5 minutes





In this dreamlike terrain a storm becomes a window into passion

A woman stands in front of a window looking out at a dark expanse. The world outside is harsh and elemental. Wind flutters the curtains as a ray of light brightens the tip of her nose. But her mind is elsewhere. In the hazy, dreamlike terrain of the animated short Étreintes (or Embraced), two narratives unfold in tandem – one in the present day, and another projected into the sky from a memory deep in the fabric of the woman’s mind. As these two worlds intertwine, the storm brewing outside becomes a window into the woman’s passionate time with a past lover.

In the present, a man appears fleetingly behind the woman with a steaming cup of coffee. With an unsmiling expression, he retreats into the shadows, unable to access her daydream. In the clouds, two silhouettes dance in synchrony. Their lips and limbs embrace, and their fingers trace the contours of one another. In the absence of dialogue, their body language expresses the intensity of their relationship. A delicate and haunting original score builds pathos, with the steady patter of piano mirroring the falling rain in this world of eternal dusk. Through the repeated motifs of clouds, cups, bodies, windows and hands, the French filmmaker Justine Vuylsteker connects the two narratives to build a meditation on longing, on being caught between two worlds, and on love’s stormy landscapes.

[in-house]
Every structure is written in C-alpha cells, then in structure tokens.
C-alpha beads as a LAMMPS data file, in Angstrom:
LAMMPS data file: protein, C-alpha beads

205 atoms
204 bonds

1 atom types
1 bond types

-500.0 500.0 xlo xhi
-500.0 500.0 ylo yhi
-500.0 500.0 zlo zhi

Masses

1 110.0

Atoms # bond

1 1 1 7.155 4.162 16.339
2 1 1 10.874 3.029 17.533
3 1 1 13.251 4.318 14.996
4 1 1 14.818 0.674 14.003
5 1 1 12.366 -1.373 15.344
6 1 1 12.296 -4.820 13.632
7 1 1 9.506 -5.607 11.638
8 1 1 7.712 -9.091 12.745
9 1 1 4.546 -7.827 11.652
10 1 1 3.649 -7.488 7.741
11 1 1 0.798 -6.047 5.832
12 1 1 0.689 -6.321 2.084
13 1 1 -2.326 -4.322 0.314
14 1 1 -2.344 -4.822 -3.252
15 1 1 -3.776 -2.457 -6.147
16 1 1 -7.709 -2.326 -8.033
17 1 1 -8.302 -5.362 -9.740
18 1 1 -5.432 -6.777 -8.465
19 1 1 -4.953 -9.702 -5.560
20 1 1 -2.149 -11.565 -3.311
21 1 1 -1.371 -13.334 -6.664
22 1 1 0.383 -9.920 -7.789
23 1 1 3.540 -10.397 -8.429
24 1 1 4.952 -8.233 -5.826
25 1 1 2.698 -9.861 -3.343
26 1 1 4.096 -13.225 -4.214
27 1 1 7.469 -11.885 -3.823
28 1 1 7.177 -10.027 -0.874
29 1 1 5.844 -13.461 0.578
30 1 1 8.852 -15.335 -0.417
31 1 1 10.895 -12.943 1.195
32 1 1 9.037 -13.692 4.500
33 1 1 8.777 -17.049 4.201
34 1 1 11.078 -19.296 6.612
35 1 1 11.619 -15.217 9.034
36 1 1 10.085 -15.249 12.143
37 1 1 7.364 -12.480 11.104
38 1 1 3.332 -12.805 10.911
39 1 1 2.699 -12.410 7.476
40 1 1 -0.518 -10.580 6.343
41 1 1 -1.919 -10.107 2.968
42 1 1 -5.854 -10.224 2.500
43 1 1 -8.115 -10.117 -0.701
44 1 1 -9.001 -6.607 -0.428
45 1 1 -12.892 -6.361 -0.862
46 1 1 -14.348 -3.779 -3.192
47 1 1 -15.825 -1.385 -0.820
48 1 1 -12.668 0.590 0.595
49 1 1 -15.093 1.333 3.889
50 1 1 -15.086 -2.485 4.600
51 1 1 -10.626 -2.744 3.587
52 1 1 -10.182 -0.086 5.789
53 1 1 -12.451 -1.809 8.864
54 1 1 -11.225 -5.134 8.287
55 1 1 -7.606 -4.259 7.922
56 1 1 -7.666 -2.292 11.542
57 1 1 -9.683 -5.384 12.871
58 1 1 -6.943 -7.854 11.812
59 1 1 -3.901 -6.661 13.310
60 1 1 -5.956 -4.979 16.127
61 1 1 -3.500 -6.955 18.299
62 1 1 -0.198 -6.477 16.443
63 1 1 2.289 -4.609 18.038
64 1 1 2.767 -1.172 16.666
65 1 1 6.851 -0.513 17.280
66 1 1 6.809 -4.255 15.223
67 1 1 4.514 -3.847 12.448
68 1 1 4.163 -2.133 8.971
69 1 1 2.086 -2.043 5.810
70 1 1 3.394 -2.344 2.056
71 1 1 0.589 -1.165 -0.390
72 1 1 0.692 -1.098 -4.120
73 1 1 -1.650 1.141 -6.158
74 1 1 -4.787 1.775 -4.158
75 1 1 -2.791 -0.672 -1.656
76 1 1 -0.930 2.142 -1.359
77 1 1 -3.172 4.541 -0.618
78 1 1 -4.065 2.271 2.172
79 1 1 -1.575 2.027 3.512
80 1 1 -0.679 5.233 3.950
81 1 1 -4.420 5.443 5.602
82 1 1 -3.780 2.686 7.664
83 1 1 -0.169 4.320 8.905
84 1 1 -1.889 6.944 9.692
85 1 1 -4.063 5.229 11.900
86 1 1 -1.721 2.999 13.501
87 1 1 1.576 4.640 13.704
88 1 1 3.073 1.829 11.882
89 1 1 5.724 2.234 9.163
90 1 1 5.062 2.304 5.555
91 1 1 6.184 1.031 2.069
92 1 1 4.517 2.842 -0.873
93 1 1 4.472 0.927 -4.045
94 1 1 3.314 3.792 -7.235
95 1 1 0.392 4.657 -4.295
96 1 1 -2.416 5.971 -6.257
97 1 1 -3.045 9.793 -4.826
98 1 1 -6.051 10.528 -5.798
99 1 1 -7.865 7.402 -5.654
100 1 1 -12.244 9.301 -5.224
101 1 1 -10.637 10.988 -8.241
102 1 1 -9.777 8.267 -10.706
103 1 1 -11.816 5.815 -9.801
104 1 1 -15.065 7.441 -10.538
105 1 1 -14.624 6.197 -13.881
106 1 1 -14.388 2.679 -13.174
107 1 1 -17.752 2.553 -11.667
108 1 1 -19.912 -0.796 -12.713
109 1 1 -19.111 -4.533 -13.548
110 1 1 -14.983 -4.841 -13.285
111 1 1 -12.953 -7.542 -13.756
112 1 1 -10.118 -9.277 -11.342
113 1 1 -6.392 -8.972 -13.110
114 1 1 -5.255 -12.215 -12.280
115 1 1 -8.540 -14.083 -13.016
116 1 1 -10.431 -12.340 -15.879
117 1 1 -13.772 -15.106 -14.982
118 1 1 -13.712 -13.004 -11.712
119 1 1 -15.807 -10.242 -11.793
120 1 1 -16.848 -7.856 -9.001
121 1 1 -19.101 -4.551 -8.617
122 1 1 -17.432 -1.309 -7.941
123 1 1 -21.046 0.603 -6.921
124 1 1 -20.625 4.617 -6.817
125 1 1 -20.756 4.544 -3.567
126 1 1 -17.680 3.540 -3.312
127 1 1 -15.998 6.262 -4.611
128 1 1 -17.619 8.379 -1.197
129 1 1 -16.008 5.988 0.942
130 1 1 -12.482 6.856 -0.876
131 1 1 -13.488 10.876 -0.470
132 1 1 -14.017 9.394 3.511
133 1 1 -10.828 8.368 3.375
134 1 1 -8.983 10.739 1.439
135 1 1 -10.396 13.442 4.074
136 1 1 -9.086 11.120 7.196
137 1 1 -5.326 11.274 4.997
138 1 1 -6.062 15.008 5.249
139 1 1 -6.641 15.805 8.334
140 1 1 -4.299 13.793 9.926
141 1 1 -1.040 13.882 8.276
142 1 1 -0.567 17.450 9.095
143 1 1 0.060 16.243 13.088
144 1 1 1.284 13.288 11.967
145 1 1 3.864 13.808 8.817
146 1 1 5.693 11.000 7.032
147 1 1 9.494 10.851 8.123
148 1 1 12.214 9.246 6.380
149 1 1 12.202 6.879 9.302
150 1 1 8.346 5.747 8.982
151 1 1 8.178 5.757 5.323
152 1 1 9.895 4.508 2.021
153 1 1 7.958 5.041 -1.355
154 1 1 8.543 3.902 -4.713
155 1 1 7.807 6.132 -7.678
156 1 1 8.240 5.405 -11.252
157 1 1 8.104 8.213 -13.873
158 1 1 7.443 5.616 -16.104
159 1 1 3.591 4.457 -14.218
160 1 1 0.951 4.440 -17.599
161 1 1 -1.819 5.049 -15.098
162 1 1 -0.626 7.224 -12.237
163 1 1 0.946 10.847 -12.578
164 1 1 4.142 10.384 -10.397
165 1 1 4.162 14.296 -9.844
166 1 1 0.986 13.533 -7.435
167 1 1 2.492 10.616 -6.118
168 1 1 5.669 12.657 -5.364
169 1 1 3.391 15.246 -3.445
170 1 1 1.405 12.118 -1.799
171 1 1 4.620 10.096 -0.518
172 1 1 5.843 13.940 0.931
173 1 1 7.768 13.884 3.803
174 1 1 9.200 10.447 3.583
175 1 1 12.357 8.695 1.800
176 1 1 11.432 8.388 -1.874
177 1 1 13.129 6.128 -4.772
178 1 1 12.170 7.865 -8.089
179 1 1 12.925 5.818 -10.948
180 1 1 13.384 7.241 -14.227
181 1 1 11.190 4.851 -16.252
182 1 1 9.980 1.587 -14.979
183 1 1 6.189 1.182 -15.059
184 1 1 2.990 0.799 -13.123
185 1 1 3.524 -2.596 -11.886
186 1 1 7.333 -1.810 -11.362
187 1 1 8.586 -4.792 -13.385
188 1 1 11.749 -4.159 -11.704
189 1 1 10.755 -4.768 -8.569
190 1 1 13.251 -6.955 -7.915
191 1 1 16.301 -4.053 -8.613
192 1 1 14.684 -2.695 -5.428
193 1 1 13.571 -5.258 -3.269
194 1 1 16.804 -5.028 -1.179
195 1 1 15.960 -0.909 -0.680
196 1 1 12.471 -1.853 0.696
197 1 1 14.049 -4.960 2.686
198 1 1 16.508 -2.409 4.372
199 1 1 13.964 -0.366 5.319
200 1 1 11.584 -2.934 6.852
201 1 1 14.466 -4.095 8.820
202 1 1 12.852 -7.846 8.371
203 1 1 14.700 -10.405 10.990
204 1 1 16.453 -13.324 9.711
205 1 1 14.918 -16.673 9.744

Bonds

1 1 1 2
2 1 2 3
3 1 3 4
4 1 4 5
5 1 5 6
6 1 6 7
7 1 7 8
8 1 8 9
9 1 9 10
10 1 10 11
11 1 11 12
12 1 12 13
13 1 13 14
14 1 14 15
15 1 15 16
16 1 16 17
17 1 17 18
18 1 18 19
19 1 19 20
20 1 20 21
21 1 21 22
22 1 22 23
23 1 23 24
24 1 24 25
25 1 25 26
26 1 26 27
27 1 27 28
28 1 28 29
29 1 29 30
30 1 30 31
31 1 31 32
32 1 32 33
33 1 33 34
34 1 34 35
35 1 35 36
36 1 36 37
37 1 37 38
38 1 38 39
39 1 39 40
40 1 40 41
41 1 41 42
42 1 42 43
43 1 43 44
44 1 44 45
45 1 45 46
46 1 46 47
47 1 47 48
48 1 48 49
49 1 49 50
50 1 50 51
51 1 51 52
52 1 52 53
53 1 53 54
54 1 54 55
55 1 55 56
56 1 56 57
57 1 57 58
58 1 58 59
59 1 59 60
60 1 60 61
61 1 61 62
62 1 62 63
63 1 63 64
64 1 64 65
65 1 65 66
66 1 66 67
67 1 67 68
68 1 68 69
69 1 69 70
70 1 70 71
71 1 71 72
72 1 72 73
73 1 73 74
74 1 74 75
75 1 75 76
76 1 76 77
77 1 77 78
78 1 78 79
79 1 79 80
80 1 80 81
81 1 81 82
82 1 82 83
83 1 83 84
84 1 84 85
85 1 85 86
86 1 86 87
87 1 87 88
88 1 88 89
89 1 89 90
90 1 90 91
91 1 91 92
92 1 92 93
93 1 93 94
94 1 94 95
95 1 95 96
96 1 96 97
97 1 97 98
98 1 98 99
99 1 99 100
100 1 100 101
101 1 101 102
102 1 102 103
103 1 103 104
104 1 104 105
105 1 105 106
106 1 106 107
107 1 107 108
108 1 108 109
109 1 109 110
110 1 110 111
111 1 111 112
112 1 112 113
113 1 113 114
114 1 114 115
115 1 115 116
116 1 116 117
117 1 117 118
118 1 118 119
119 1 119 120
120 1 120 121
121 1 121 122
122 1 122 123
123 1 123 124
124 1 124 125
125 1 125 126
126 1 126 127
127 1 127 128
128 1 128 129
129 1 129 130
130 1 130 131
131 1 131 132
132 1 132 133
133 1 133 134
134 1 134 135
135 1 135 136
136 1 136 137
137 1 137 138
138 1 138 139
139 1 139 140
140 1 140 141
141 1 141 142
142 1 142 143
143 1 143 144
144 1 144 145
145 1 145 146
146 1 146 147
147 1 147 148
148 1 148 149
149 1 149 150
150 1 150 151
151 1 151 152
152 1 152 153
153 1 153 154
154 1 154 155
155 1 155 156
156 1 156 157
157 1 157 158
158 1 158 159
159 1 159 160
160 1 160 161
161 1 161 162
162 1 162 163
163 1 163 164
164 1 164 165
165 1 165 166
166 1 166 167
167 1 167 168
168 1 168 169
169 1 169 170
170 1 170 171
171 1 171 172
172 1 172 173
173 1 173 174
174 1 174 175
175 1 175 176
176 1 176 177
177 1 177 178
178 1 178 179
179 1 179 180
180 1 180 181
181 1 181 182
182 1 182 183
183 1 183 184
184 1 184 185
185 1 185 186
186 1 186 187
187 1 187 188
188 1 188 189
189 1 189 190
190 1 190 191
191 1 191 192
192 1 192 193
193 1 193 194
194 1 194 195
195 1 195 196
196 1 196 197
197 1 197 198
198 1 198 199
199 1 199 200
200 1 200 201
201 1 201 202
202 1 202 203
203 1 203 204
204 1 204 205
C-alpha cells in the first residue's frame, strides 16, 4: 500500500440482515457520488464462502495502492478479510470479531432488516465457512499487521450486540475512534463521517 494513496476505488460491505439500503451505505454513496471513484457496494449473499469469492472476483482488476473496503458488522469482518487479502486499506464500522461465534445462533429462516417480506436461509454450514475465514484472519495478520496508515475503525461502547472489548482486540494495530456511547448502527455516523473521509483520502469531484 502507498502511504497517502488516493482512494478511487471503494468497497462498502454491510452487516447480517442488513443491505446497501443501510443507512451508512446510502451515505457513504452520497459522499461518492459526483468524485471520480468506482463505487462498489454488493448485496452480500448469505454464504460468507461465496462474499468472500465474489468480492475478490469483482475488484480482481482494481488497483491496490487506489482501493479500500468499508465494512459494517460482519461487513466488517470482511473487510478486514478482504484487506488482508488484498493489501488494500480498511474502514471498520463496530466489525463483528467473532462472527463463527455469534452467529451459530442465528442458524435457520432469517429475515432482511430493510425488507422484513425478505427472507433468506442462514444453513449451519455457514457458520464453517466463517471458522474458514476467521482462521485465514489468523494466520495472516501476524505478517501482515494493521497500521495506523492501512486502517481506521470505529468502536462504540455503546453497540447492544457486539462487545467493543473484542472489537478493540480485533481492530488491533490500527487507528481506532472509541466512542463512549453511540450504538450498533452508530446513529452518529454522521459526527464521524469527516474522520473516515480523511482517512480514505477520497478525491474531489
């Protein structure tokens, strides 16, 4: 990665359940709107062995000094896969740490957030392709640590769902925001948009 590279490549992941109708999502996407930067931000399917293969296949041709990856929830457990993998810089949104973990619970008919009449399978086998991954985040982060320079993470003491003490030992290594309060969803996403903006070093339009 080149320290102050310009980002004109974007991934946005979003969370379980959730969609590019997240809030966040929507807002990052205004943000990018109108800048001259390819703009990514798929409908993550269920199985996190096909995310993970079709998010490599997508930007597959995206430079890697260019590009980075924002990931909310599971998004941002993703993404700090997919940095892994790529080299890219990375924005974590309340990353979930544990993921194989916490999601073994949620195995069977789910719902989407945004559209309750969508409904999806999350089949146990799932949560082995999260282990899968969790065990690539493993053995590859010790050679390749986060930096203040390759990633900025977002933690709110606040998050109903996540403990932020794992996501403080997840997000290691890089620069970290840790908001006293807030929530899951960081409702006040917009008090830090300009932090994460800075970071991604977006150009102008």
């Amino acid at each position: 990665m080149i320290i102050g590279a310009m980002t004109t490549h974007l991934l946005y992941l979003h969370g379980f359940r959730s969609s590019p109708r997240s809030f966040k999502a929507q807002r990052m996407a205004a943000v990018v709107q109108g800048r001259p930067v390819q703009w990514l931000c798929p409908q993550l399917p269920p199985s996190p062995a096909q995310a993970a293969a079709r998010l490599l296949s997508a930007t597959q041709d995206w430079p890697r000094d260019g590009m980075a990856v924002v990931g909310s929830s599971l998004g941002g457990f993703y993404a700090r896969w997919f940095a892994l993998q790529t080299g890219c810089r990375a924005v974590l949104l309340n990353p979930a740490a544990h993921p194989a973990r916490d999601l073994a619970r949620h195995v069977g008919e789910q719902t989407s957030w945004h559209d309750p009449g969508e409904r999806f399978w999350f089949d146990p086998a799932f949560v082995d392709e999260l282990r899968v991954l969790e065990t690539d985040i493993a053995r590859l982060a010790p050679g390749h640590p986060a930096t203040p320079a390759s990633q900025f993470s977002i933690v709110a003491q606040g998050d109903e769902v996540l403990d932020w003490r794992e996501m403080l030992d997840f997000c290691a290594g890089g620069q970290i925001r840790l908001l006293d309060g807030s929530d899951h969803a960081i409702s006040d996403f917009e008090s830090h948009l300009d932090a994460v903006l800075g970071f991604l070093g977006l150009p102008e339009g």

Interwoven with the film’s narrative is the story behind its distinctive monochrome look. Artfully rendered using pinscreen animation, a process that uses thousands of small pins to cast shadows and generate depth, the resulting aesthetic perfectly sets the wistful mood and tone. Beautiful in its play of light and dark, the pinscreen’s fading, grainy lines accentuate the film’s focus on the dissolving texture of memories. Indeed, with only three full-sized operating pinscreen machines now in the world, the technique itself may soon fade into the fog of the past.

The seeds of the film sprung from Vuylsteker’s interest in the instrument, and in the husband-and-wife team who invented it in the 1930s. In an interview with the online animation magazine Skwigly, she details how she came to see the pinscreen as ‘a testimonial to the love between this couple’, and how echoes of the inventors’ story appear in Étreintes. The movements and expressions show yearning and desire, but it’s the pinscreen’s dramatic and poetic casting of light that gives this simple tale poignance and emotional pull. The result is a stunning union of narrative and form, given another rich layer of depth via the story of its creation.

Written by Olivia Hains